There aren't many Democratic officeholders in or from Texas, but one of them, Rep. Joaquin Castro, said, "It's dangerously irresponsible for a governor to fan the flames of conspiracy and paranoia against our own military and government." David Dewhurst, a Republican and a former lieutenant governor, said, "I think you've got some paranoia, which is based upon legitimate concerns by my fellow Texans and a lot of Americans about the trustworthiness and the competence of President Obama, but let's not project than on to our military."

Chuck Norris, the actor with strong right-wing views, explained that Texans trust Americans in uniform. It's their civilian bosses "pulling their strings" that he and others distrust. It's a fine line. Trust the men and women in uniform; distrust their commander in chief, President Obama.

James M. Perry, a prominent veteran political reporter, contributes regular observations to post-gazette.com. Mr. Perry was the chief political correspondent of The Wall Street Journal until his retirement. Prior to that, he covered national politics for the Dow Jones weekly, The National Observer.

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Breakfast Sausage: 5 stories to read today

Published by Mike Pound on .

Former Florida Gov. Jeb Bush addresses the National Review Institute's 2015 Ideas Summit in Washington, April 30, 2015. (Johnathan Ernst/REUTERS)Former Florida Gov. Jeb Bush addresses the National Review Institute's 2015 Ideas Summit in Washington, April 30, 2015. (Johnathan Ernst/REUTERS)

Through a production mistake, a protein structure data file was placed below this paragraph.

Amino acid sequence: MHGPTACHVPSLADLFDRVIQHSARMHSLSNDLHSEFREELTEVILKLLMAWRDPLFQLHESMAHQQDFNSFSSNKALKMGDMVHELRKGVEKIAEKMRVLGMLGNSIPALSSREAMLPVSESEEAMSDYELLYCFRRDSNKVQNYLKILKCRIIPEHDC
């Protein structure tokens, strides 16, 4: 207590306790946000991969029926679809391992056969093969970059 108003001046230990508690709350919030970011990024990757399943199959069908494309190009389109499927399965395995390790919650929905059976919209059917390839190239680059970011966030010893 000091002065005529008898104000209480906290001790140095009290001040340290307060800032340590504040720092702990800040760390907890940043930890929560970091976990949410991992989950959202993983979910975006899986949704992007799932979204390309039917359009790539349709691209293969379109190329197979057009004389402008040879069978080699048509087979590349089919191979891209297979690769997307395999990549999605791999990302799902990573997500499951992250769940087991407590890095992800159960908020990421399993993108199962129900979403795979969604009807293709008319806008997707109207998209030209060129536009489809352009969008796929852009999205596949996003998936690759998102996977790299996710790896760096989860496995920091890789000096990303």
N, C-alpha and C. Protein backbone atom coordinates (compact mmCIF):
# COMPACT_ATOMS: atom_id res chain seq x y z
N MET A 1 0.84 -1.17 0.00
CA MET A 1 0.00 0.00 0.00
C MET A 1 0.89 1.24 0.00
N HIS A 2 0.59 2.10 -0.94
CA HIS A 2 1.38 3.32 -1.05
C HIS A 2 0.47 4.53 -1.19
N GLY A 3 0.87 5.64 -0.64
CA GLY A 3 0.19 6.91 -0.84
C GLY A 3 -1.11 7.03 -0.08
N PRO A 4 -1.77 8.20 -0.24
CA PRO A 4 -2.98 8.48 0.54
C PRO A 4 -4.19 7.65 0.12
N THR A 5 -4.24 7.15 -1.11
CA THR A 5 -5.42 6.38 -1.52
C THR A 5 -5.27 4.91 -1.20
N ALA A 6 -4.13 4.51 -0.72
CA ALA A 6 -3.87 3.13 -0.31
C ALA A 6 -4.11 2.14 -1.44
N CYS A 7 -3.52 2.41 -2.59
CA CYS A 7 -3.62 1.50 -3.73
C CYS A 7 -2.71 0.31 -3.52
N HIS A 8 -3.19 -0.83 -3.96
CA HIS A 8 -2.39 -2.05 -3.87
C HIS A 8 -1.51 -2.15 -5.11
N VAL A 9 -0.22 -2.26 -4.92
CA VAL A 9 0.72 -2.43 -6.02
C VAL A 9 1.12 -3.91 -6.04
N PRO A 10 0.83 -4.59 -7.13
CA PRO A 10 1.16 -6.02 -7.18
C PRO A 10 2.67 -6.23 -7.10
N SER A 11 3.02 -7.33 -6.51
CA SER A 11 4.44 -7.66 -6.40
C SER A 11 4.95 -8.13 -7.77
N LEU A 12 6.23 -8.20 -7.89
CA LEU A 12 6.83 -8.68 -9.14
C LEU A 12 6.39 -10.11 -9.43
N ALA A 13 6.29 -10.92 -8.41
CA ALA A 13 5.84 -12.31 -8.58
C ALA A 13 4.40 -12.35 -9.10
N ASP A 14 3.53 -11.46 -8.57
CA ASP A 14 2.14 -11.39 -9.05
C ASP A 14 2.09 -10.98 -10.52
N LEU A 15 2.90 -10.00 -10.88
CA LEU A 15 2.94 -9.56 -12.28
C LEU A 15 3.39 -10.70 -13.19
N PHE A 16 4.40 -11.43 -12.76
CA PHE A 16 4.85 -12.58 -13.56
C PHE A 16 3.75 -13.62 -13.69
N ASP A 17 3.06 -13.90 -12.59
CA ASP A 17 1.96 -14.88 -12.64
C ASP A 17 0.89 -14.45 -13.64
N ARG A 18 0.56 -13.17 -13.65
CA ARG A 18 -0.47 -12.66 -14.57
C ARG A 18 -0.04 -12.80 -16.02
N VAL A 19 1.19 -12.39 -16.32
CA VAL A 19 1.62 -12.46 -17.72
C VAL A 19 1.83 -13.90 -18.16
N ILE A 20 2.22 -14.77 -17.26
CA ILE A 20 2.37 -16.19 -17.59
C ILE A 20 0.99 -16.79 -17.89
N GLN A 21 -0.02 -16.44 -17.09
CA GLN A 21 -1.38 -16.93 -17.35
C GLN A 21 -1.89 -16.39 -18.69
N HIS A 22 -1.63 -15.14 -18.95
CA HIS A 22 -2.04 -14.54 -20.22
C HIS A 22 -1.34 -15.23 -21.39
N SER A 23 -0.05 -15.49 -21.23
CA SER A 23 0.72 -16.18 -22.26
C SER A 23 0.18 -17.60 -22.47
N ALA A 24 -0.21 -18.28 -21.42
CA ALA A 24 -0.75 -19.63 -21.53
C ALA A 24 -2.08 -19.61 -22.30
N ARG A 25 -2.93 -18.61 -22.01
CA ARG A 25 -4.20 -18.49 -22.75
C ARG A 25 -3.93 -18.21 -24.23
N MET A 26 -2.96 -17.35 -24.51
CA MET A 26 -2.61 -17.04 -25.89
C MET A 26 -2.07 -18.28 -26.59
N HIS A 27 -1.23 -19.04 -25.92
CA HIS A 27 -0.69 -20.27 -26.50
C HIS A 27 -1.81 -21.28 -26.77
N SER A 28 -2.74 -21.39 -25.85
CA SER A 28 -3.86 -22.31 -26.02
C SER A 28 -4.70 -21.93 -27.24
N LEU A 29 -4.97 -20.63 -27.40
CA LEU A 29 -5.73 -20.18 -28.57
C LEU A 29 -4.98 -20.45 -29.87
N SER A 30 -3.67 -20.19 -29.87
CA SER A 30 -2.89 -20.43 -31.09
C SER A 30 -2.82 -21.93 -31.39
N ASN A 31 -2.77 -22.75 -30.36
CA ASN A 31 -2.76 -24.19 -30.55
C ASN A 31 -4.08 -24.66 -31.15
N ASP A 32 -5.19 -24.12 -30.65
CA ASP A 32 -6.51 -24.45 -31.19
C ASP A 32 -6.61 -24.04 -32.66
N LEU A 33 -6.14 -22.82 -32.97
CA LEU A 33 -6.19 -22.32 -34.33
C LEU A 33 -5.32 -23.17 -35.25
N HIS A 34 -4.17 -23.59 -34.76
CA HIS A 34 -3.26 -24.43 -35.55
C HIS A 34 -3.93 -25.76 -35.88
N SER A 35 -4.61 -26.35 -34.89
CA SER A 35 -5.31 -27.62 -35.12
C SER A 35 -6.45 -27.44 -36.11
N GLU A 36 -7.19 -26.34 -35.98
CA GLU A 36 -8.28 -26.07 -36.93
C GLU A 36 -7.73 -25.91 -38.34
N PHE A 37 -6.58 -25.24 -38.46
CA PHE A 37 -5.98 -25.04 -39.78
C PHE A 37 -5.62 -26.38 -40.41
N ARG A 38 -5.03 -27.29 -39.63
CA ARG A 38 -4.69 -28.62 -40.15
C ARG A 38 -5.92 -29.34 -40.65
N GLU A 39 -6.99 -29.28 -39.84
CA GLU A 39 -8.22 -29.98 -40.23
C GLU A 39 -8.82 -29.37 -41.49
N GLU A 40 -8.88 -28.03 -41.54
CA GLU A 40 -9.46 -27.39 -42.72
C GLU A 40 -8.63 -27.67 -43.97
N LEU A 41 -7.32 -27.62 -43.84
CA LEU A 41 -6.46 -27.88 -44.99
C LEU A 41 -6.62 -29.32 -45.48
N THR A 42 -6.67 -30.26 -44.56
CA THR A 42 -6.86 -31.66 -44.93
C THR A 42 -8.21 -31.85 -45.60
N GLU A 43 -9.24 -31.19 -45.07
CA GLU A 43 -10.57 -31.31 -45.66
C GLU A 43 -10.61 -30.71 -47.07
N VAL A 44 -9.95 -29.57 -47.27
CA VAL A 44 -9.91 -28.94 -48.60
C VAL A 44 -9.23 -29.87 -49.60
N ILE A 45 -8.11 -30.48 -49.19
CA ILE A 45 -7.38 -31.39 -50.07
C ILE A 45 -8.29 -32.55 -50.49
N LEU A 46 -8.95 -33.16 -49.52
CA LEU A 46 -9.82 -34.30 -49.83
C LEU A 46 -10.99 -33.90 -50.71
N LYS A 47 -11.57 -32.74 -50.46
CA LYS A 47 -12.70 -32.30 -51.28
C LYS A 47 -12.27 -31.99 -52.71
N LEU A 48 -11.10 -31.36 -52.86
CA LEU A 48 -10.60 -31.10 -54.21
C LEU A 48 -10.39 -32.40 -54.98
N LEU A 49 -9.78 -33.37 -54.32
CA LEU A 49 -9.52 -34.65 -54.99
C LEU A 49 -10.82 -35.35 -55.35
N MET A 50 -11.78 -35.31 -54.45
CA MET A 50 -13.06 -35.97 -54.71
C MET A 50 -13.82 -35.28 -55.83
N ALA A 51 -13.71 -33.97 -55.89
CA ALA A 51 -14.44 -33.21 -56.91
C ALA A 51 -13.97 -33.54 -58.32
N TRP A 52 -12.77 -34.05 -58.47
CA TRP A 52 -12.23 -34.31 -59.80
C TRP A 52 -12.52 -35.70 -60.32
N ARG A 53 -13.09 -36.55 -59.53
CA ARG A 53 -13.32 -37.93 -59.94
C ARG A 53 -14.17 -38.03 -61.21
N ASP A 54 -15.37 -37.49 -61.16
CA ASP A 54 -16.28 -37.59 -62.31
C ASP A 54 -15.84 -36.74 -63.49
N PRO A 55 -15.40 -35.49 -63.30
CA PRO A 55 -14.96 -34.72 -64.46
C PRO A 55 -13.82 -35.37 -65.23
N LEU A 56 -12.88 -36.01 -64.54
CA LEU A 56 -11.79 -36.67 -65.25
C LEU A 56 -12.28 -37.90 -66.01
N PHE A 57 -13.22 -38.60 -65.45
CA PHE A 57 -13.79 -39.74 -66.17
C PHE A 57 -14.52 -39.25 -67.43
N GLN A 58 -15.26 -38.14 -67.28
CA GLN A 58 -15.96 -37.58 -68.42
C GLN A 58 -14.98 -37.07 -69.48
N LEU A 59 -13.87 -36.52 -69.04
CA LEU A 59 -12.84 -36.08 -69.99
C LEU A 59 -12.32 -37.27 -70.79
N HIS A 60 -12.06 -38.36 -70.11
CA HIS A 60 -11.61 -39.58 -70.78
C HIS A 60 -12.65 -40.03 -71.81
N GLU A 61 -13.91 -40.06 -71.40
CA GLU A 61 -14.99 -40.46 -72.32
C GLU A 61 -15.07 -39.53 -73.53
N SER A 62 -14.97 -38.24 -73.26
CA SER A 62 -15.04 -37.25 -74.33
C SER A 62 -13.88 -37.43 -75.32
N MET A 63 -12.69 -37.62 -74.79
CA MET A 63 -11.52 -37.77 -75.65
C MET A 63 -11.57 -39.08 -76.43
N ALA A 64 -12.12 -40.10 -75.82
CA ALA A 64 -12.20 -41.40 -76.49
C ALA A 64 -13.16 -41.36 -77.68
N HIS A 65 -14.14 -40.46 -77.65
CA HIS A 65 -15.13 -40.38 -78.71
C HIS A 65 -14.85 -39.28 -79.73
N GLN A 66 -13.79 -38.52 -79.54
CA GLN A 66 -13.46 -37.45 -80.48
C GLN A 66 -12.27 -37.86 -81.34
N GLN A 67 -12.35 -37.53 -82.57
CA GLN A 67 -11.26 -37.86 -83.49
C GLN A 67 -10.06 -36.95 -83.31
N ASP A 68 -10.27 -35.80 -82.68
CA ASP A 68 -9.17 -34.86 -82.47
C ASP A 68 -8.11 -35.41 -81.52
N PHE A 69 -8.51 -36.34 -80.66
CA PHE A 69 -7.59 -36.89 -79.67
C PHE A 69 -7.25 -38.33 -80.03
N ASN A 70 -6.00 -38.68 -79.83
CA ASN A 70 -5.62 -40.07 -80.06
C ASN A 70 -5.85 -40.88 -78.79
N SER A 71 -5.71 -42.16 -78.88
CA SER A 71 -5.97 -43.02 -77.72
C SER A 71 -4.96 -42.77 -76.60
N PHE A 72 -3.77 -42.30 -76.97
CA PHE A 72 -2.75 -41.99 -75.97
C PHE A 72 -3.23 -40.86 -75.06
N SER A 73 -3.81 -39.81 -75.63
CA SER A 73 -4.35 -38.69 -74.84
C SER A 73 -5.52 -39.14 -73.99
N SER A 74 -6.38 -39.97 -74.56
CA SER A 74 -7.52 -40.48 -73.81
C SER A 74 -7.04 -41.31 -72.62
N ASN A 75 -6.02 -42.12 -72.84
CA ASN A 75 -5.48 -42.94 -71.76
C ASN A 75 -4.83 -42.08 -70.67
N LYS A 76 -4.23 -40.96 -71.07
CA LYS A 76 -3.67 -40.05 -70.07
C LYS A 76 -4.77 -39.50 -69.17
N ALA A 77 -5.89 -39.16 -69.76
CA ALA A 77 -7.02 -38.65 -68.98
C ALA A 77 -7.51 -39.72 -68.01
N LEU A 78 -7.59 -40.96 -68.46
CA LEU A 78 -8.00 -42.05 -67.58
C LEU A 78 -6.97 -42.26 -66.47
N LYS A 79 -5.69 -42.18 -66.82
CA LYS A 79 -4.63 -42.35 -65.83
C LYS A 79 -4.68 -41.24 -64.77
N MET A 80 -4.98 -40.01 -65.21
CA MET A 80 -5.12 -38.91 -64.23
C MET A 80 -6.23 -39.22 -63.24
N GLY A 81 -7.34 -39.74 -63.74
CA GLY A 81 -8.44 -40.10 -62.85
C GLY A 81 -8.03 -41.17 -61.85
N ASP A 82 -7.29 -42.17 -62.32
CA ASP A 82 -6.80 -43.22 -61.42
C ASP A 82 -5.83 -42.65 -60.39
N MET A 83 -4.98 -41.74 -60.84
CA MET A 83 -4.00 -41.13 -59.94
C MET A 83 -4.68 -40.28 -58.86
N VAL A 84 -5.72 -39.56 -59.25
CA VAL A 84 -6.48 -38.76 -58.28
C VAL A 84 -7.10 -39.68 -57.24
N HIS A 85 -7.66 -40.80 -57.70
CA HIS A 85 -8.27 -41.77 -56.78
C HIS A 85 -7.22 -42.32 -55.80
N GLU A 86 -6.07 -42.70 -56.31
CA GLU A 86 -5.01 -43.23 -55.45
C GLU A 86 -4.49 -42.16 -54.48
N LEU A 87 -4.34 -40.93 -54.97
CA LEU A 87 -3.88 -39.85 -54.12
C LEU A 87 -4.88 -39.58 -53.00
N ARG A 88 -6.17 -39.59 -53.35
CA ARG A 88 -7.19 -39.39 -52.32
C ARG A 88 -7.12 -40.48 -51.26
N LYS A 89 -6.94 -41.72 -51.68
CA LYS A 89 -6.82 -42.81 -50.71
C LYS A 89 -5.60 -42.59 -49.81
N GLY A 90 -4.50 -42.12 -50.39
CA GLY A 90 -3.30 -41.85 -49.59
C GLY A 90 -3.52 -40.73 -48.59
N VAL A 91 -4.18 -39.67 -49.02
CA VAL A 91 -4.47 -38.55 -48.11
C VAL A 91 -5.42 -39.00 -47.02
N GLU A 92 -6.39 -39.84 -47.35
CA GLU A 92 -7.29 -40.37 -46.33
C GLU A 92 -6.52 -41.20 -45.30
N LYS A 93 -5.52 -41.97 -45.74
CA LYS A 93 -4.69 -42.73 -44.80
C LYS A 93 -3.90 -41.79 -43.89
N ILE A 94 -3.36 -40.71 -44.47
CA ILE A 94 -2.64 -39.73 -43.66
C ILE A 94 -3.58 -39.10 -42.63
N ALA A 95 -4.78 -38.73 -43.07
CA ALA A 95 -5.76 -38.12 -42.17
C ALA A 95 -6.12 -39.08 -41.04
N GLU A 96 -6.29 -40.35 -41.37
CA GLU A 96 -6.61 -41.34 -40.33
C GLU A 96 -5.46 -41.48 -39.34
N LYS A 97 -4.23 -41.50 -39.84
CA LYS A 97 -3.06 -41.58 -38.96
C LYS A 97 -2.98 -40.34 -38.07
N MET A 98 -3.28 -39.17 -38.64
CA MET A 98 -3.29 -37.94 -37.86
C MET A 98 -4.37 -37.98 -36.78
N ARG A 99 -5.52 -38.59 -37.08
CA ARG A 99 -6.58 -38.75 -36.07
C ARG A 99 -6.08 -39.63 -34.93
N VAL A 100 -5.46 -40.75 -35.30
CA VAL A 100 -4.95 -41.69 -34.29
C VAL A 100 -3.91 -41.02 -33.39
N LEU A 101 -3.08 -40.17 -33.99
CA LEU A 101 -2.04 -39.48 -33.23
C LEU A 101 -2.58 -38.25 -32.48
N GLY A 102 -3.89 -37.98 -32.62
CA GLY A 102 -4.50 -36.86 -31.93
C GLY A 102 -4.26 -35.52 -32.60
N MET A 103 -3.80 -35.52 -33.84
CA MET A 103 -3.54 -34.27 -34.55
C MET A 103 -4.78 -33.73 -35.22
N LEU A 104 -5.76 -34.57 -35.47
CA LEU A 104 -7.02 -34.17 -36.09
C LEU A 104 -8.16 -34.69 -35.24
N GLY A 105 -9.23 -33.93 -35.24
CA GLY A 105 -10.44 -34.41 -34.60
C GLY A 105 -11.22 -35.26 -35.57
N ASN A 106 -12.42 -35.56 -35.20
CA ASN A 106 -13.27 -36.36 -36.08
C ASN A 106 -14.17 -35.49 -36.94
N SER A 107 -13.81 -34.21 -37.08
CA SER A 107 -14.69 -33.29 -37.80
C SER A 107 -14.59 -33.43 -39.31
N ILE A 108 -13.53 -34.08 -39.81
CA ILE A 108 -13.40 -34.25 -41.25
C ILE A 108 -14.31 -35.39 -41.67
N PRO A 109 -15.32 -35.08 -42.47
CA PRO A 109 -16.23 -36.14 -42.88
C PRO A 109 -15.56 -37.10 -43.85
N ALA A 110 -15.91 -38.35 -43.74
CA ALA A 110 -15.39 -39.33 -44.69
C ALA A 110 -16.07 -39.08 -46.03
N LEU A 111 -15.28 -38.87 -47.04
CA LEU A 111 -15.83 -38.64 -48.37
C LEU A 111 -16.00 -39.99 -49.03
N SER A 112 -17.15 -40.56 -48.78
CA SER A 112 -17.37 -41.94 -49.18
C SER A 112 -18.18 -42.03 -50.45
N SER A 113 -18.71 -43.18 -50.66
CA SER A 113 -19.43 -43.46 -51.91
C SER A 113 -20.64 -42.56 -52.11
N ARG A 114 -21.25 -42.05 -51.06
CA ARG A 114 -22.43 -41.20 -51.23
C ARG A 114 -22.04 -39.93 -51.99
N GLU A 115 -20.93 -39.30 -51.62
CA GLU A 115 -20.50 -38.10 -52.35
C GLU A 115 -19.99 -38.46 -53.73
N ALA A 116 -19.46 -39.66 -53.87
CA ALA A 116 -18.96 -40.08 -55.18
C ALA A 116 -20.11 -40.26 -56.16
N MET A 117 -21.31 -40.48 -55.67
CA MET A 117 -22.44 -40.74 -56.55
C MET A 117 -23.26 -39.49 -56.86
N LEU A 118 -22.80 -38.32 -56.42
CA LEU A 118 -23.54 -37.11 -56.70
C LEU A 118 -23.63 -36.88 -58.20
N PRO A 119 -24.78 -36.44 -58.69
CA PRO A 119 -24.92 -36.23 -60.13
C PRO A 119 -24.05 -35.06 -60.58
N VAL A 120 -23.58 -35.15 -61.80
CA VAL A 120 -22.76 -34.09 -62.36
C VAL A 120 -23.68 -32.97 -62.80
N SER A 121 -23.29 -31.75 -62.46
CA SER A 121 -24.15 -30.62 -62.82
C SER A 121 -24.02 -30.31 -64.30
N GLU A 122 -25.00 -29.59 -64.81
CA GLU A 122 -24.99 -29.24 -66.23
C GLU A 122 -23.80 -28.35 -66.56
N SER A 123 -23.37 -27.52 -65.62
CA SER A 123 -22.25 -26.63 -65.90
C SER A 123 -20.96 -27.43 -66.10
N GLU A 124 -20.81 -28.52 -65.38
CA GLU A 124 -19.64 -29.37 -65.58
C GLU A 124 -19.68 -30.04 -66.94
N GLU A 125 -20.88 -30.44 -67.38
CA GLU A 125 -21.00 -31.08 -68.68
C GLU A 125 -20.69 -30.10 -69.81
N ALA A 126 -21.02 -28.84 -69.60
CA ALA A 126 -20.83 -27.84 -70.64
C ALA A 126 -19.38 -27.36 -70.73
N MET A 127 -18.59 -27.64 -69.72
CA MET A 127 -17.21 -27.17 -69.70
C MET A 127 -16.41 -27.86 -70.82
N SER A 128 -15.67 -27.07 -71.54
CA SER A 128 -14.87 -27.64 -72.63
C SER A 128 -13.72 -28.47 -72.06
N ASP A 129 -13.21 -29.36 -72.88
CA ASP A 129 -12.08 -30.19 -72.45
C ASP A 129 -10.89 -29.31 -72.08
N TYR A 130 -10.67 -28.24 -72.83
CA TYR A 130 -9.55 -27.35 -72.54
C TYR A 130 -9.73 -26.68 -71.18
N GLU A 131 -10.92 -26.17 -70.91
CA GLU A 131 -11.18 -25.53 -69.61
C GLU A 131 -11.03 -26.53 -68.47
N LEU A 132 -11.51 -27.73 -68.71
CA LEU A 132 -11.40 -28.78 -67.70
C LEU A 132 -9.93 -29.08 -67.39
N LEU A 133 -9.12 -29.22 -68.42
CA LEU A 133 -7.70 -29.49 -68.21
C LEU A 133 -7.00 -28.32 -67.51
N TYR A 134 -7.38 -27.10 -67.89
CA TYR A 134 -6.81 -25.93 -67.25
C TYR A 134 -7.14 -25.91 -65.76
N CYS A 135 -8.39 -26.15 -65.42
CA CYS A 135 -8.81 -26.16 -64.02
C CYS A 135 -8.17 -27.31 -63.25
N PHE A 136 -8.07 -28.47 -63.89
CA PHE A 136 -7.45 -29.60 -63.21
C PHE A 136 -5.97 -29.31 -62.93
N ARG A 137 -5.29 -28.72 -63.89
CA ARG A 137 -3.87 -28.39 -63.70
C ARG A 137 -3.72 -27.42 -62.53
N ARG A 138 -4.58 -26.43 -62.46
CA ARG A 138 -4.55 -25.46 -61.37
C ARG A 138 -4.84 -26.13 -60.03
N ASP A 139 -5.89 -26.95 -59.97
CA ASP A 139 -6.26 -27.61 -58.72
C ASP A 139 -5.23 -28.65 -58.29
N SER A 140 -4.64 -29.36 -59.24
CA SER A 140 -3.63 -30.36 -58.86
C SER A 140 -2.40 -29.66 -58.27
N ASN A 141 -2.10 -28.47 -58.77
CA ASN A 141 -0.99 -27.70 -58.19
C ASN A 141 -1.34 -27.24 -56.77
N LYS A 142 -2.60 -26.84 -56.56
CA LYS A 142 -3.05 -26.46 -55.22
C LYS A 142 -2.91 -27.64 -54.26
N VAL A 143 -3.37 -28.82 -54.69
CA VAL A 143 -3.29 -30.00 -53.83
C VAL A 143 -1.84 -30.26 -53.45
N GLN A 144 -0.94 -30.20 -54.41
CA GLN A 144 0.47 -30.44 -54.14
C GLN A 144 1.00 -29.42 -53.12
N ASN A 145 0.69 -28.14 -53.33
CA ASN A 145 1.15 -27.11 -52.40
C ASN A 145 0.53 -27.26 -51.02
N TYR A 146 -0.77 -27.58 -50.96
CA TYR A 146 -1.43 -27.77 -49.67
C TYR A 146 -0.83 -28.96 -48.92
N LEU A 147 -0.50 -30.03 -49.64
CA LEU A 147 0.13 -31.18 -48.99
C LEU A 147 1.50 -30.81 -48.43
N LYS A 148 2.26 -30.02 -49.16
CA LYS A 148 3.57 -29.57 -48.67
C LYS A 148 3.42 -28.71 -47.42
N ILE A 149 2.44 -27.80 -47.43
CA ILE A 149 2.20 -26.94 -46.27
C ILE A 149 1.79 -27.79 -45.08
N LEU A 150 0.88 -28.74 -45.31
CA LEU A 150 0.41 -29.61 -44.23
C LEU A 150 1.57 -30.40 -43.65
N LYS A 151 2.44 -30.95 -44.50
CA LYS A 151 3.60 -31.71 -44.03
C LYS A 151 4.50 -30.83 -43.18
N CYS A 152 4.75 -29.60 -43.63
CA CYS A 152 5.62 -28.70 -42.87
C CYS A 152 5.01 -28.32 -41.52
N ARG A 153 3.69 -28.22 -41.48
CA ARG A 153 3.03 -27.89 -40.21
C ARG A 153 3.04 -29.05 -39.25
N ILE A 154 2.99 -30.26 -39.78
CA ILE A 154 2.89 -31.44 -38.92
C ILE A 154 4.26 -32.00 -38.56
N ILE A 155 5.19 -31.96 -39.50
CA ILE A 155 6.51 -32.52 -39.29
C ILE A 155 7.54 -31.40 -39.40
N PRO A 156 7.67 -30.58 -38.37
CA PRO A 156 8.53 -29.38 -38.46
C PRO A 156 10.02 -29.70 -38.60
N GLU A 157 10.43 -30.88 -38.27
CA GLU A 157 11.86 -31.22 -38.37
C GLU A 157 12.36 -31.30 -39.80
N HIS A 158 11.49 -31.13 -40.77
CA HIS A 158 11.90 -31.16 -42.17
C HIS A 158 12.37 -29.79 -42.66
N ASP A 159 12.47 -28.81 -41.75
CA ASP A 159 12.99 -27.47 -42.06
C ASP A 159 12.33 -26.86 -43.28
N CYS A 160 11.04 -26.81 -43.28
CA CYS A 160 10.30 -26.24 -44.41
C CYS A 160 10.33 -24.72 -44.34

1) We've spent a decent amount of time this year poking fun at candidates who play coy with the declaration that they're running for president – *coughricksantorumahem* – but there's a legitimate reason for the delay: according to the current interpretation of campaign finance rules, there is a ton of money to be make before officially declaring. NPR points out that Jeb Bush has been raising money, not for his campaign – which, technically, does not yet exist – but for a political action committee that will work on his behalf once his presidential campaign officially gets underway. And here's why that works: as a not-yet-official candidate, Mr. Bush can solicit unlimited donations from backers for the Right To Rise SuperPAC; as an official candidate, he can raise money only for his campaign, and those donations are limited to a maximum of $2,700. The goal for Right To Rise, according to NPR? To have $100 million in the bank by the time the candidate – who is not yet a candidate – declares his candidacy.

2) The business of super PACs can also get a little messy, if we're paying close attention to who is doing what. Mitch McConnell is definitely paying attention, and the U.S. Senate majority leader isn't pleased with a gentleman named Carl Forti, who seems to be double-dipping. Mr. Forti's political communications business, Black Rock Group, was hired by the Foundation for a Secure and Prosperous American to run a $1 million campaign questioning the foreign policy decisions of Rand Paul, the product of which you can view above. Mr. Forti, however, also serves as political director for American Crossroads, a PAC backed by Mr. McConnell to maintain the new Republican majority in the senate, a push that would include Mr. Paul should his presidential campaign fail. In his defense, Mr. Forti told Politico that he didn't work on the anti-Paul campaign, but it's clear he has some 'splaining to do; one National Republican Senatorial Committee official said of the appearance: "What advisers do on the presidential level is their business, but if it starts affecting a 2016 Senate race, that is when we will have an issue."